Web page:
As journalists across the globe celebrate World Press Freedom Day this week, it is a different case in Zimbabwe where media violations are still the order of the day.
Engagements between the media and the police have always been recorded as successful, surety coming from the state that journalists are free to execute their duties without hustle.
Sadly, this has not been the case on the ground as where journalist arrests, attacks and intimidation are still rife.
Arrested for covering an Amalgamated Rural Teachers’ Union of Zimbabwe (ARTUZ) planned demonstration at Finance Minister Mthuli Ncube offices, New Zimbabwe journalist Leopold Munhende equated the arrest to ‘… the day he committed journalism.’
Is journalism a crime? This remains an answered question following actions on journalist by Zimbabwe uniformed forces.
Covid-19 did not spare the safety of journalists as the state through bureaucracy; secrecy and absence of an open government system have become major stumbling blocks to the enjoyment of the right to accessing information in the country.
Kudzanai Musengi, a freelance journalist was the first victim to face arrest in the Zimbabwe lockdown period for operating without a valid press card amid government postponement of the process in a bid to revise accreditation fees.
He was later released without any charge laid against him.
“It was frustrating to be taken in for something I knew was silly,” said Musengi upon his release.
Assaults have not only affected male journalists but female reporters also as New Zimbabwe’s Mary Taruvinga faced harassment from members of the army while on her way to work.
The whirlwind jeopardising a free press has even attacked news paper vendors.
Recently, during the 21-lockdown period and prior to its extension, MISA Zimbabwe recorded 15 cases involving the arrests, assaults and harassment of journalists and newspaper vendors.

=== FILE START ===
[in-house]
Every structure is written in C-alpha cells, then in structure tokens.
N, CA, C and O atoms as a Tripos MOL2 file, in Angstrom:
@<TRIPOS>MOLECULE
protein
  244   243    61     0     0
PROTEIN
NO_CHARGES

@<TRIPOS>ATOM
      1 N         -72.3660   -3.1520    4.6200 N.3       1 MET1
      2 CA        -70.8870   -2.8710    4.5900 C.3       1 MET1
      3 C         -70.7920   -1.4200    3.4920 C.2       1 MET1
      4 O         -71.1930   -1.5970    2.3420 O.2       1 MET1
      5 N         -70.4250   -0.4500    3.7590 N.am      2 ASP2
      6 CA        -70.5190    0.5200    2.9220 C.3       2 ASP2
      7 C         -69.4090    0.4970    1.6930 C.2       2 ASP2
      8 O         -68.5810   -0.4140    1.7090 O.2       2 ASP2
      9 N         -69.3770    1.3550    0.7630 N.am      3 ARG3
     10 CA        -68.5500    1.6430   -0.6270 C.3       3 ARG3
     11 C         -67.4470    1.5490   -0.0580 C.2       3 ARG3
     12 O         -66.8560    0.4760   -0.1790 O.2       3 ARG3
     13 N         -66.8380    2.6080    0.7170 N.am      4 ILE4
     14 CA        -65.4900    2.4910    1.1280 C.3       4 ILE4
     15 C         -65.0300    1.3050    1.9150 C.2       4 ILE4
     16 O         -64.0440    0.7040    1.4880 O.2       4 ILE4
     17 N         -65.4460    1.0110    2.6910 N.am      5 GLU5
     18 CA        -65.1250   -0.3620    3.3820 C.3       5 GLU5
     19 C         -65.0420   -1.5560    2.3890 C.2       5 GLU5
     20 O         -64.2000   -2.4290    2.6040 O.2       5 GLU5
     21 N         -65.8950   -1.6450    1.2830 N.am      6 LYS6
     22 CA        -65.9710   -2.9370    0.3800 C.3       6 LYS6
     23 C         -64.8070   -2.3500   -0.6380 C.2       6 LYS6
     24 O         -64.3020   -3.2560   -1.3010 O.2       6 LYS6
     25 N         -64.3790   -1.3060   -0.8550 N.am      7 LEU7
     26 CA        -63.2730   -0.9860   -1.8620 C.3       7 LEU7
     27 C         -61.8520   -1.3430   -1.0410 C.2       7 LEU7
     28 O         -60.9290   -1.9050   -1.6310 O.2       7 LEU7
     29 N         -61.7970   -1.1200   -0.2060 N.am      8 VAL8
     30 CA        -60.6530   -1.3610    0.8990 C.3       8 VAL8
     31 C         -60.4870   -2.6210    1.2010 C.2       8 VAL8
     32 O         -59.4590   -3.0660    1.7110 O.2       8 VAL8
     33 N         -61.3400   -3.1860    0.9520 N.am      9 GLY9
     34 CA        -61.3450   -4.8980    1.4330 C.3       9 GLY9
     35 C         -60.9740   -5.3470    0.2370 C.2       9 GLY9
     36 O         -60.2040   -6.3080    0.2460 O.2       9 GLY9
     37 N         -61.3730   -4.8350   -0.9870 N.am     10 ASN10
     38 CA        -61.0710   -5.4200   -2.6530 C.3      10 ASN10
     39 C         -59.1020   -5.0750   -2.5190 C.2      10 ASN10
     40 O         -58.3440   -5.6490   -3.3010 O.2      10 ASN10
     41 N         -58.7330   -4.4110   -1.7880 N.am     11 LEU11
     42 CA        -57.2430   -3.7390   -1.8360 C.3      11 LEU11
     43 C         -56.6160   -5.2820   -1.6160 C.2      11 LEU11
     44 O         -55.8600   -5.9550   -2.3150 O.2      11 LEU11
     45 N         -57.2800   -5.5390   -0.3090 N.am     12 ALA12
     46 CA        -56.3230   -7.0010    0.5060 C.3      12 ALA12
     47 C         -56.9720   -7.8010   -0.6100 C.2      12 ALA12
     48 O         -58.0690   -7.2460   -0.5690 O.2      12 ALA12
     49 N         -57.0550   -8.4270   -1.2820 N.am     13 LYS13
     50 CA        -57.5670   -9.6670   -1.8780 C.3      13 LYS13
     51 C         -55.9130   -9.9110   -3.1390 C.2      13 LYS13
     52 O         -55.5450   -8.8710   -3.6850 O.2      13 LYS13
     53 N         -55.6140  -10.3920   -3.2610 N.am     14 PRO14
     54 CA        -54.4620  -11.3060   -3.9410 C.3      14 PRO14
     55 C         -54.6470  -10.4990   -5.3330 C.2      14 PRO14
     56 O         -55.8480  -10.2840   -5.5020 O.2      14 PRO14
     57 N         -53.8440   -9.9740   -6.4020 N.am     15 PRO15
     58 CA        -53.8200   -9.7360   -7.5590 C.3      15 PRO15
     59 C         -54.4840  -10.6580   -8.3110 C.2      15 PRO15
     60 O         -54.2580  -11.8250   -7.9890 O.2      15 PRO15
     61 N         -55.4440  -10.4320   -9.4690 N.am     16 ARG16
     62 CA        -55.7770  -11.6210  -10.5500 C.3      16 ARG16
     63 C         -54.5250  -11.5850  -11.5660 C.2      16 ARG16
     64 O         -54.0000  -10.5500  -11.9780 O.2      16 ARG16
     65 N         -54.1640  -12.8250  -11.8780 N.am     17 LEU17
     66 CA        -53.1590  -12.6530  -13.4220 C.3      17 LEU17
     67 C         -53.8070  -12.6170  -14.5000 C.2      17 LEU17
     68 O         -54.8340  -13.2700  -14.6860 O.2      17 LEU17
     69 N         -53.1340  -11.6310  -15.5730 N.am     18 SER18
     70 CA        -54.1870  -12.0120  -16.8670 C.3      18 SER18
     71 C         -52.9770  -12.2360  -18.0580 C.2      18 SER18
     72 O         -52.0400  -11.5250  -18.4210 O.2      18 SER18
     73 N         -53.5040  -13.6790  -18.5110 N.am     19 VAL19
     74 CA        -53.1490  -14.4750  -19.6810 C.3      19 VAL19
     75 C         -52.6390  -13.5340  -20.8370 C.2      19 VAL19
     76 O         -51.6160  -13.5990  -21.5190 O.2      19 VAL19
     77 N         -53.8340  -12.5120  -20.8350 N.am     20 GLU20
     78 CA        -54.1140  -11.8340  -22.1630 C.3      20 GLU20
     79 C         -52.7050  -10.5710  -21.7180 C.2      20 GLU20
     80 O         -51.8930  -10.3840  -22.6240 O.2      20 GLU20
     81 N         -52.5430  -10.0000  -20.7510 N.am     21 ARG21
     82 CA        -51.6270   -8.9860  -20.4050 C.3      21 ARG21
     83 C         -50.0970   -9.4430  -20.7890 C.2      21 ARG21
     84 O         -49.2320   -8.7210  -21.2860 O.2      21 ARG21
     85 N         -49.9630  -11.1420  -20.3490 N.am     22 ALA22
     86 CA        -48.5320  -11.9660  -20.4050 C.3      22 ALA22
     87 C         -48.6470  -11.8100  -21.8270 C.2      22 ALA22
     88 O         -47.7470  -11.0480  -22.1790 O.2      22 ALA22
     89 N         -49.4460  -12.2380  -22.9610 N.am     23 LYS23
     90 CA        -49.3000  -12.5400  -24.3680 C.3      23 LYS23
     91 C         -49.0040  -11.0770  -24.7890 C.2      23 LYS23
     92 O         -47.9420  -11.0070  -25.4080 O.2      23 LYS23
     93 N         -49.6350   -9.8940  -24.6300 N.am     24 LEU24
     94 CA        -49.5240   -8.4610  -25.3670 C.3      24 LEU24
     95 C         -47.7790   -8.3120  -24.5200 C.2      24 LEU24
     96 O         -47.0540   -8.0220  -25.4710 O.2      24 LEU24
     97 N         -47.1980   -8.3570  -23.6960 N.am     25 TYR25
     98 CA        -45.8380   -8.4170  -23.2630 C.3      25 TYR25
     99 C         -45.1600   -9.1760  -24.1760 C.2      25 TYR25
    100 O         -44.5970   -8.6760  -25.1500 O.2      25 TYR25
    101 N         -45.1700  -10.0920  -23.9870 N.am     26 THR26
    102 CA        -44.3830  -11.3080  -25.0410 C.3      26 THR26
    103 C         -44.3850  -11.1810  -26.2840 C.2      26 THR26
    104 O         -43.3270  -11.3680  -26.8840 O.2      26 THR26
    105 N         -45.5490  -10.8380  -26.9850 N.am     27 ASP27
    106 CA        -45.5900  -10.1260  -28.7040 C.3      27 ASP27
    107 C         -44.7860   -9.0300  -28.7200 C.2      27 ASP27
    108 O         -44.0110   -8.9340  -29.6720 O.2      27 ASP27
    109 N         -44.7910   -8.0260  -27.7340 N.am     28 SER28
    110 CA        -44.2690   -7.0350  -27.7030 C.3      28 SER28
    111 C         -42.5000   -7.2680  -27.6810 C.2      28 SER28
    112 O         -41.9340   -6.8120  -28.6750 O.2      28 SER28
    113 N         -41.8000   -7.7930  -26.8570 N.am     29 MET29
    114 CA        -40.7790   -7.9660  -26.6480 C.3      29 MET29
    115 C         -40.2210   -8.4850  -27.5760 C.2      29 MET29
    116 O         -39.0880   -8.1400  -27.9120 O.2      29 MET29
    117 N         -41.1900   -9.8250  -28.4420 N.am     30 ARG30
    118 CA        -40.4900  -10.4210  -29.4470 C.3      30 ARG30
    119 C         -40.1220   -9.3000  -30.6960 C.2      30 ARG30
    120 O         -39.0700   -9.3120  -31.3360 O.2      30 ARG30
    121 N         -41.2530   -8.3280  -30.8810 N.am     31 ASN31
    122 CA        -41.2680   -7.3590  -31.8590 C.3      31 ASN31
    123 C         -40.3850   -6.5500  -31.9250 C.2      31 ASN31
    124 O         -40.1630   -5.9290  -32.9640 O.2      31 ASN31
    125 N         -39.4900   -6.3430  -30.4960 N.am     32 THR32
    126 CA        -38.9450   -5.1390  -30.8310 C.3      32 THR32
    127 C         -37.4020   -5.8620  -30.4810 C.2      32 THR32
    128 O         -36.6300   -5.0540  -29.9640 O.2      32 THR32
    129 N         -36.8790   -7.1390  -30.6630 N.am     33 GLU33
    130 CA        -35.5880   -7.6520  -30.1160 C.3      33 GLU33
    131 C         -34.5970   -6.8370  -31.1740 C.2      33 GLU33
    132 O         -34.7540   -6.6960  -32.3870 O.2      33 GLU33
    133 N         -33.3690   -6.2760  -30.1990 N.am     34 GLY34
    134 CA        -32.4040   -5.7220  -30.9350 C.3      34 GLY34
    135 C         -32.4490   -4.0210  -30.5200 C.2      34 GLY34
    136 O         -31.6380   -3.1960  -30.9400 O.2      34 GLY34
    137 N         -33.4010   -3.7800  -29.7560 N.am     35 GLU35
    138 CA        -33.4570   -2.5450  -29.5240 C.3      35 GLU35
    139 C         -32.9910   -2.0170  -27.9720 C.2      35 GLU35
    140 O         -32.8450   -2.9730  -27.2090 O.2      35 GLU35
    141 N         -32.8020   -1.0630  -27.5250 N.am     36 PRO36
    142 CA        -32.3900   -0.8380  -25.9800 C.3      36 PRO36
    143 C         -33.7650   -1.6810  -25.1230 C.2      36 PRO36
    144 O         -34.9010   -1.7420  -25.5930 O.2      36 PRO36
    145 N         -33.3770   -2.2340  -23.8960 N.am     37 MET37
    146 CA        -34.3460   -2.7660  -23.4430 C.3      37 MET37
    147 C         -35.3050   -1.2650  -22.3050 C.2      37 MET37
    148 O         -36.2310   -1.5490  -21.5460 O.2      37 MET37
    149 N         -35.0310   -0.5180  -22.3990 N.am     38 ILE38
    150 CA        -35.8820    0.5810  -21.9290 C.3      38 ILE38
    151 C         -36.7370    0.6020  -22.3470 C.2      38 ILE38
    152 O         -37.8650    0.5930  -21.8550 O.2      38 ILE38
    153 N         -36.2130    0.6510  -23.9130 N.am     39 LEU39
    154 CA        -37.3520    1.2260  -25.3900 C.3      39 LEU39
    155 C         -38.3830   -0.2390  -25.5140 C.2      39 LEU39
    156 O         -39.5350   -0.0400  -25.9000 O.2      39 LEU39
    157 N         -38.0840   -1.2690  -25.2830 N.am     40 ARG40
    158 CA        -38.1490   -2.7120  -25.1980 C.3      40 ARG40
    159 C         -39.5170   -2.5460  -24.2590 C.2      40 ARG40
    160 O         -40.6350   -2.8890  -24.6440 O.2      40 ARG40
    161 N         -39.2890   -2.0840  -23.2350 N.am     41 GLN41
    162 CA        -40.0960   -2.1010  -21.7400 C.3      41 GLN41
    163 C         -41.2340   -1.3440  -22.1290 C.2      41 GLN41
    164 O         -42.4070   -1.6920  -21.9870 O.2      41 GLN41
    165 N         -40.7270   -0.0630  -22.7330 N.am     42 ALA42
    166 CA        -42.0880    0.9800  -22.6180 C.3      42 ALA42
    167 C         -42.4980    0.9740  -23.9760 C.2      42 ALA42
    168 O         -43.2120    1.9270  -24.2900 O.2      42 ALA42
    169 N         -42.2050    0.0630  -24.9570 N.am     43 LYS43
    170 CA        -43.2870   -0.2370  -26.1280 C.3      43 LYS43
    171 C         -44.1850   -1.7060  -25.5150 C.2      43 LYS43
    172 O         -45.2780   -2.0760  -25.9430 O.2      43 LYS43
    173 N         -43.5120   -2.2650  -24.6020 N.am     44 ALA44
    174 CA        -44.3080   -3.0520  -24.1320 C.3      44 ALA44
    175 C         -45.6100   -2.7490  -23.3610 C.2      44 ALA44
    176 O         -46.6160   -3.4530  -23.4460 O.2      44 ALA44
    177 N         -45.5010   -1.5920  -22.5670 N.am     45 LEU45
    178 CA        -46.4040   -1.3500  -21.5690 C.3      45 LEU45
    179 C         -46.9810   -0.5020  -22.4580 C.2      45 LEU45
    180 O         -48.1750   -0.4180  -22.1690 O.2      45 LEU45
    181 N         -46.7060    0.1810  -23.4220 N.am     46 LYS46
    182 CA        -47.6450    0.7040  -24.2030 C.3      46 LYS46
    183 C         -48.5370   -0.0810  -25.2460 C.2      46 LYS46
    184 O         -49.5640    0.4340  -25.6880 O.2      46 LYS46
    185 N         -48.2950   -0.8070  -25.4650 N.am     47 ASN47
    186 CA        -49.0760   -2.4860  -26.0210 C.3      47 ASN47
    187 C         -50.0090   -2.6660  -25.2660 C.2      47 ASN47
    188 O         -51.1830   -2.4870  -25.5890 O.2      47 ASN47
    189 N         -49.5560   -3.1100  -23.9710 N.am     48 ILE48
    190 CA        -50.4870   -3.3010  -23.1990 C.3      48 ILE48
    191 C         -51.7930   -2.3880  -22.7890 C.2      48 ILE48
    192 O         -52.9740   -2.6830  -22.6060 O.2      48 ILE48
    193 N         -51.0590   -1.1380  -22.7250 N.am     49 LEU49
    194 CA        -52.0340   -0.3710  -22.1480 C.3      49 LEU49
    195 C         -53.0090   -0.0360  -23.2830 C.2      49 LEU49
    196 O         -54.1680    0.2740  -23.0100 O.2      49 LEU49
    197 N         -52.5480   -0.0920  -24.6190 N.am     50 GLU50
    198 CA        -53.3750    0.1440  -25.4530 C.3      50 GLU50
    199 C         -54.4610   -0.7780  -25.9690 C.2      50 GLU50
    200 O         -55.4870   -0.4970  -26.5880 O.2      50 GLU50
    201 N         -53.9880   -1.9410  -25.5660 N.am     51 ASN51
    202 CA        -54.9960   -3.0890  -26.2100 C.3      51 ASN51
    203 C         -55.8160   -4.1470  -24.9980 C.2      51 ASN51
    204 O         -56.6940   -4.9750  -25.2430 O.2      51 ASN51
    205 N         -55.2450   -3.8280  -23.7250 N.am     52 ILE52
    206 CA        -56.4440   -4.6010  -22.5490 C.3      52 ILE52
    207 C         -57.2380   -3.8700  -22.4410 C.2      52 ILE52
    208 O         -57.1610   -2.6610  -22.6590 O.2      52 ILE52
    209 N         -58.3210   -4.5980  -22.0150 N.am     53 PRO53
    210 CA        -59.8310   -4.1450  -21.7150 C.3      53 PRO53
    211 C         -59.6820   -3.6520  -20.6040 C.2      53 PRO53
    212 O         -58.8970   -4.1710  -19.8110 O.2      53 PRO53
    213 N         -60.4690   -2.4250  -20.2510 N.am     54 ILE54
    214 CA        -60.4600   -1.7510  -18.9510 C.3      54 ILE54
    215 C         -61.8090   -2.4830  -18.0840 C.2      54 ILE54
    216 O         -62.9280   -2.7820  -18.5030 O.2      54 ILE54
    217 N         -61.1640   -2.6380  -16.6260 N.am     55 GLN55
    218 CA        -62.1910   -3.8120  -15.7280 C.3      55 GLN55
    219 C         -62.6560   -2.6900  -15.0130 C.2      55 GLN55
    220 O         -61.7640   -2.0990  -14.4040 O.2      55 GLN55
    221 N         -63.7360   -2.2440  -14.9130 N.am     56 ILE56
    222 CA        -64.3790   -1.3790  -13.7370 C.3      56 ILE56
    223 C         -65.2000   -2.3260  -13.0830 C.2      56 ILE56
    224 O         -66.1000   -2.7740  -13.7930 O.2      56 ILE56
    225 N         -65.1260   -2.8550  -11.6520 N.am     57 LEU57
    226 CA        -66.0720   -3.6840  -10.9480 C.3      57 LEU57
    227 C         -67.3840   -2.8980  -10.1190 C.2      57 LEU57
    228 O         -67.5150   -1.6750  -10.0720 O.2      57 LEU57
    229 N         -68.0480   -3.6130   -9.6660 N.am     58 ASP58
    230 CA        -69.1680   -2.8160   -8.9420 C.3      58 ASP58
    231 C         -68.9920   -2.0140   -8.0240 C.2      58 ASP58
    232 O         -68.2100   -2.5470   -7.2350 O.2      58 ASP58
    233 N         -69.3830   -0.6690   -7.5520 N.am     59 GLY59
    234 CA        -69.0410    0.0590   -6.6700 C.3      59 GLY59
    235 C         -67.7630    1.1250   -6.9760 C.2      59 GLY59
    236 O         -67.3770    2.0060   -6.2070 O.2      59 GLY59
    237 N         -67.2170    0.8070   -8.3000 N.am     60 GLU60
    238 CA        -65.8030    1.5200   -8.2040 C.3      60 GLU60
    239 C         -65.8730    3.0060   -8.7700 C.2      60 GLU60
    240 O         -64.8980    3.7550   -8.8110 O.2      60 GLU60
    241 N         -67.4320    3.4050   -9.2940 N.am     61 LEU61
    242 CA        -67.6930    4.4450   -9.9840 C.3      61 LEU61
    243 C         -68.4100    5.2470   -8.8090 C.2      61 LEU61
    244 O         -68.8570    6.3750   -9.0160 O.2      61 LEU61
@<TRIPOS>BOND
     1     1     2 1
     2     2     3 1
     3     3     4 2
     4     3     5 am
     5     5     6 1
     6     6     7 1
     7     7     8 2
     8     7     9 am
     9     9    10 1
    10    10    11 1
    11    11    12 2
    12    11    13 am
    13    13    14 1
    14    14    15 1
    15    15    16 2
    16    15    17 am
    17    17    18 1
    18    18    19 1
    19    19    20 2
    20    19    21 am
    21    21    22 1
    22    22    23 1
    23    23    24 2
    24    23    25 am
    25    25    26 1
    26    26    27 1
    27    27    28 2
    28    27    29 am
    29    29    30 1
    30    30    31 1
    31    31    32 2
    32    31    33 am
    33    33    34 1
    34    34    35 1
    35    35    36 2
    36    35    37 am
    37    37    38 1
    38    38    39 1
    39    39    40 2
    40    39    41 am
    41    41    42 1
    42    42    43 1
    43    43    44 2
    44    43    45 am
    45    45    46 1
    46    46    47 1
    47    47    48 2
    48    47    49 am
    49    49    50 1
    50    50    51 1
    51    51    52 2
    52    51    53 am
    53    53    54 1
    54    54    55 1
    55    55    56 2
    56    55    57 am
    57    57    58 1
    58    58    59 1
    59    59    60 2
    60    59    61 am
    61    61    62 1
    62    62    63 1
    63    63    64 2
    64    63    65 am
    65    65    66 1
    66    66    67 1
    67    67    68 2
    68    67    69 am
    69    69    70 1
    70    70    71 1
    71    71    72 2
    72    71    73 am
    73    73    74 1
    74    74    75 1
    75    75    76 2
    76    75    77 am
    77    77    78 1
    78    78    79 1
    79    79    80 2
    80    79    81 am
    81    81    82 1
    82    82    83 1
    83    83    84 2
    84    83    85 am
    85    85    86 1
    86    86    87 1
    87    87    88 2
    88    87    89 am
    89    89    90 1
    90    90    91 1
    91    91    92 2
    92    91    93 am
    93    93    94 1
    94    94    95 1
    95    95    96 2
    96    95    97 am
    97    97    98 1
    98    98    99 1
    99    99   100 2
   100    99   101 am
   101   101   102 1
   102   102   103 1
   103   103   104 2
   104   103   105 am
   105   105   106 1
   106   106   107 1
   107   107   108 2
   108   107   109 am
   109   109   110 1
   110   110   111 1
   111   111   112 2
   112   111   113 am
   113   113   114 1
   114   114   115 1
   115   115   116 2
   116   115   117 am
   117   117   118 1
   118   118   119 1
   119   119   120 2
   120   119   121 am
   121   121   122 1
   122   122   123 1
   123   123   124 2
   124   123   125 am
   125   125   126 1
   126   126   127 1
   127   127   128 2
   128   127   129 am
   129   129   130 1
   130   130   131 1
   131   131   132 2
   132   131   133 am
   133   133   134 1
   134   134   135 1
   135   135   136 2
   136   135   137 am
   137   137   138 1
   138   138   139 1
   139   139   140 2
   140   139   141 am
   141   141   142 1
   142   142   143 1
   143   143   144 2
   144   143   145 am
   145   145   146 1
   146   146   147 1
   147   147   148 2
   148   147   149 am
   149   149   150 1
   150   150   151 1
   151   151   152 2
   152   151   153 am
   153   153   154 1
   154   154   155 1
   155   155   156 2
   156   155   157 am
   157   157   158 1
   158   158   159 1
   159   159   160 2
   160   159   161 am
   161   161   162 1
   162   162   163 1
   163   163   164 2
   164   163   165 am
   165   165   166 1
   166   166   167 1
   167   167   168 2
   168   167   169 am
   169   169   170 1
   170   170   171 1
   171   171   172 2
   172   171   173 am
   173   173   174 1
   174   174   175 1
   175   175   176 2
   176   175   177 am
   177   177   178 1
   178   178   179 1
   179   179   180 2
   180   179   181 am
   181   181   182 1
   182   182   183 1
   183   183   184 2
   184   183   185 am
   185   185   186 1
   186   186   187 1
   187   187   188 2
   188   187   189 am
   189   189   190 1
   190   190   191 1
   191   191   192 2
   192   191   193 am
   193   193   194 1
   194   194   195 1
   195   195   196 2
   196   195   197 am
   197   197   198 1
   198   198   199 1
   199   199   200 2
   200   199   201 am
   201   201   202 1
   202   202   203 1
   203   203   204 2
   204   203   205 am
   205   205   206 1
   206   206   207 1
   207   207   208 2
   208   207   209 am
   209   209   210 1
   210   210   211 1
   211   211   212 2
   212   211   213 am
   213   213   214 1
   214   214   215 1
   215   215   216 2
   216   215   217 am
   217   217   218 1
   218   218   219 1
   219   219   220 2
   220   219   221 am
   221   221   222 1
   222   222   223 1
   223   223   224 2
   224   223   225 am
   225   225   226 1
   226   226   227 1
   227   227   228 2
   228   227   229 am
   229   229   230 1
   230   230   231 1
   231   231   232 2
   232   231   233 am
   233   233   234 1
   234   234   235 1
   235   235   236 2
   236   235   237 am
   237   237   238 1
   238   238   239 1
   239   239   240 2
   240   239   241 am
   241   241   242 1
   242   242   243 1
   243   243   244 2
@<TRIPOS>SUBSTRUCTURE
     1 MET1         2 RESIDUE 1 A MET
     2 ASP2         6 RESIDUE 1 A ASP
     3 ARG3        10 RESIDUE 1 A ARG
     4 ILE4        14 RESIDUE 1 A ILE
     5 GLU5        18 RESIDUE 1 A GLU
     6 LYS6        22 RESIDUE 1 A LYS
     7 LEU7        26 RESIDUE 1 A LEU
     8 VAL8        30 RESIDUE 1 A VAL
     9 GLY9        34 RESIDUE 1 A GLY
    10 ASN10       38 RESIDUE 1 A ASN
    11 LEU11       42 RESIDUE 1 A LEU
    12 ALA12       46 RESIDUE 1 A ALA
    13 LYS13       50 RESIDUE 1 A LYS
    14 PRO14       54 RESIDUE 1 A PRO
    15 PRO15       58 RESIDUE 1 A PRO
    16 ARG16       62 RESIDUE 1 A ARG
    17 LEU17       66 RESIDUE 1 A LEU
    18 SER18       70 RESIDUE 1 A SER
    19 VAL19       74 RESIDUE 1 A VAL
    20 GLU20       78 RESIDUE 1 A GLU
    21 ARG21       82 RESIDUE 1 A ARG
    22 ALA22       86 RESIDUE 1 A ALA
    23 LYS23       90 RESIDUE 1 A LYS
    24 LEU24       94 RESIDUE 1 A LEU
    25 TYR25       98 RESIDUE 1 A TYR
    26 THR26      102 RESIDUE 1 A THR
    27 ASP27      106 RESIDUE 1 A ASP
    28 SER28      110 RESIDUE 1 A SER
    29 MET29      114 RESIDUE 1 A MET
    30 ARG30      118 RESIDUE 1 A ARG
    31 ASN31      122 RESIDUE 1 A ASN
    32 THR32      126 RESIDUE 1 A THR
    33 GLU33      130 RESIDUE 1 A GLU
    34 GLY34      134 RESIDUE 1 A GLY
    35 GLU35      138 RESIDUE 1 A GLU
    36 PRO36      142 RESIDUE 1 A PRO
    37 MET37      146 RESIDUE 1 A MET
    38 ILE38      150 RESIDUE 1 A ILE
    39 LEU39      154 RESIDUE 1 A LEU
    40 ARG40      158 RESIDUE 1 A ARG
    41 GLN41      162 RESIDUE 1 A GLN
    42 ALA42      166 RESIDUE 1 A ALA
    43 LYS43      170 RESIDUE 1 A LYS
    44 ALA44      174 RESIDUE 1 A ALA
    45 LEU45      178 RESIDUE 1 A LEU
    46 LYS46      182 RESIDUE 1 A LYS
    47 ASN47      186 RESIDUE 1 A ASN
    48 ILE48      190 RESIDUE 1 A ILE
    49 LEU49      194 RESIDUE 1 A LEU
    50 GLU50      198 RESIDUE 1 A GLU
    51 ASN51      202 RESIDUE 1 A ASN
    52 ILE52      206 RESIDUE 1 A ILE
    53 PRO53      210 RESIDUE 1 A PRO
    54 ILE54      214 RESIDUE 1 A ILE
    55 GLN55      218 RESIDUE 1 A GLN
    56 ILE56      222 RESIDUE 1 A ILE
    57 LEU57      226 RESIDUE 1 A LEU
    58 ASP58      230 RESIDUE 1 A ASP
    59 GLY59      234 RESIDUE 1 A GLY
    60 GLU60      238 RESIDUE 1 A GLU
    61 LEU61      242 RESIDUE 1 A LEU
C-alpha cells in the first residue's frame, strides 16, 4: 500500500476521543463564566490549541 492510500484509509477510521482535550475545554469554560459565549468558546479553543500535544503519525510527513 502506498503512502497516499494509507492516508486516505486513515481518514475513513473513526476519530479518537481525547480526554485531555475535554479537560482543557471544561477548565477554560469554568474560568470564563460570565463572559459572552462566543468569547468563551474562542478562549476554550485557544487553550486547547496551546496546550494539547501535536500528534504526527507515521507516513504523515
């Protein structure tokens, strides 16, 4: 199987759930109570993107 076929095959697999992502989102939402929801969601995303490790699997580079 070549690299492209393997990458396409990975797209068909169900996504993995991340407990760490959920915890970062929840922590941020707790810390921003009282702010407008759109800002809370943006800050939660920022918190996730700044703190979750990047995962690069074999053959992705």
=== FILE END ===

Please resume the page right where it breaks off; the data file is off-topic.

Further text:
Seeing the rise in harassments, MISA took the government of Zimbabwe to court.
As if surprised, Permanent Secretary in the Ministry of Information; Nick Mangwana wrote on Twitter, “I don’t know. All I know is we were all in one accord and engaging progressively until MISA Zimbabwe took us to court without as much as a text. Yet we talk and have great laughs and easily find each other as we have always done.”
An apt reply however came from MISA director; Thabani Moyo, “…we are on same page …journalists must be allowed to work. Both of us lost control on the behavior of the police. We therefore invite aunty to mediate…the objective remains journalists be allowed to work. No love…No laugh lost.”
“Having to resort to court applications to enforce constitutionally guaranteed rights, therefore speaks volumes about the government’s sincerity in entrenching the pillars of democracy and commitment to uphold the rights to media freedom, freedom of expression and access to information as provided for by Sections 61 and 62 of the Constitution, let alone other rights in the Bill of Rights,” wrote MISA Zimbabwe in their World Press Freedom Day statement.
Access to information is also provided for in regional and international pacts to which Zimbabwe is a signatory and these include Article 19 of the Universal Declaration of Human Rights (UDHR) and Article 9 of the African Charter on Human and People’s Rights (ACHPR).
According to the Reporters Without Borders 2020 World Press Freedom Day Index, Zimbabwe is positioned at 126 out of 180 countries ranked globally.
“While MISA Zimbabwe welcomes the Ministry of Information’s open door policy and engagements with media stakeholders in its quest to break with the past, the ultimate objective and outcome should be that of entrenching the pillars of democracy as pledged by President Emmerson Mnangangwa,” further wrote MISA Zimbabwe in their statement.
Towards media liberalisation, Zimbabwe has proposed the, Zimbabwe Media Commission Bill, Freedom of Information Bill and the Broadcasting Services Amendment Bill, developments to which media organizations have said are far from implementing reforms enshrined in the constitution.
Media Monitors, in a research following public consultations of the Freedom of Information Bill recommended that, “…the Bill needs to make provisions for an independent oversight body that regulates access to and perhaps also protection of personal information,” among other given recommendations.
The Bills further come in a time government is yet to register community radio stations and private television stations, 40 years after attaining independence.
The United Nations General Assembly declared May 3 to be World Press Freedom Day, observed to raise awareness of the importance of freedom of the press and remind governments of their duty to respect and uphold the right to freedom of expression.
The 2020 celebrations were held under the theme, ‘Journalism without fear or favor.’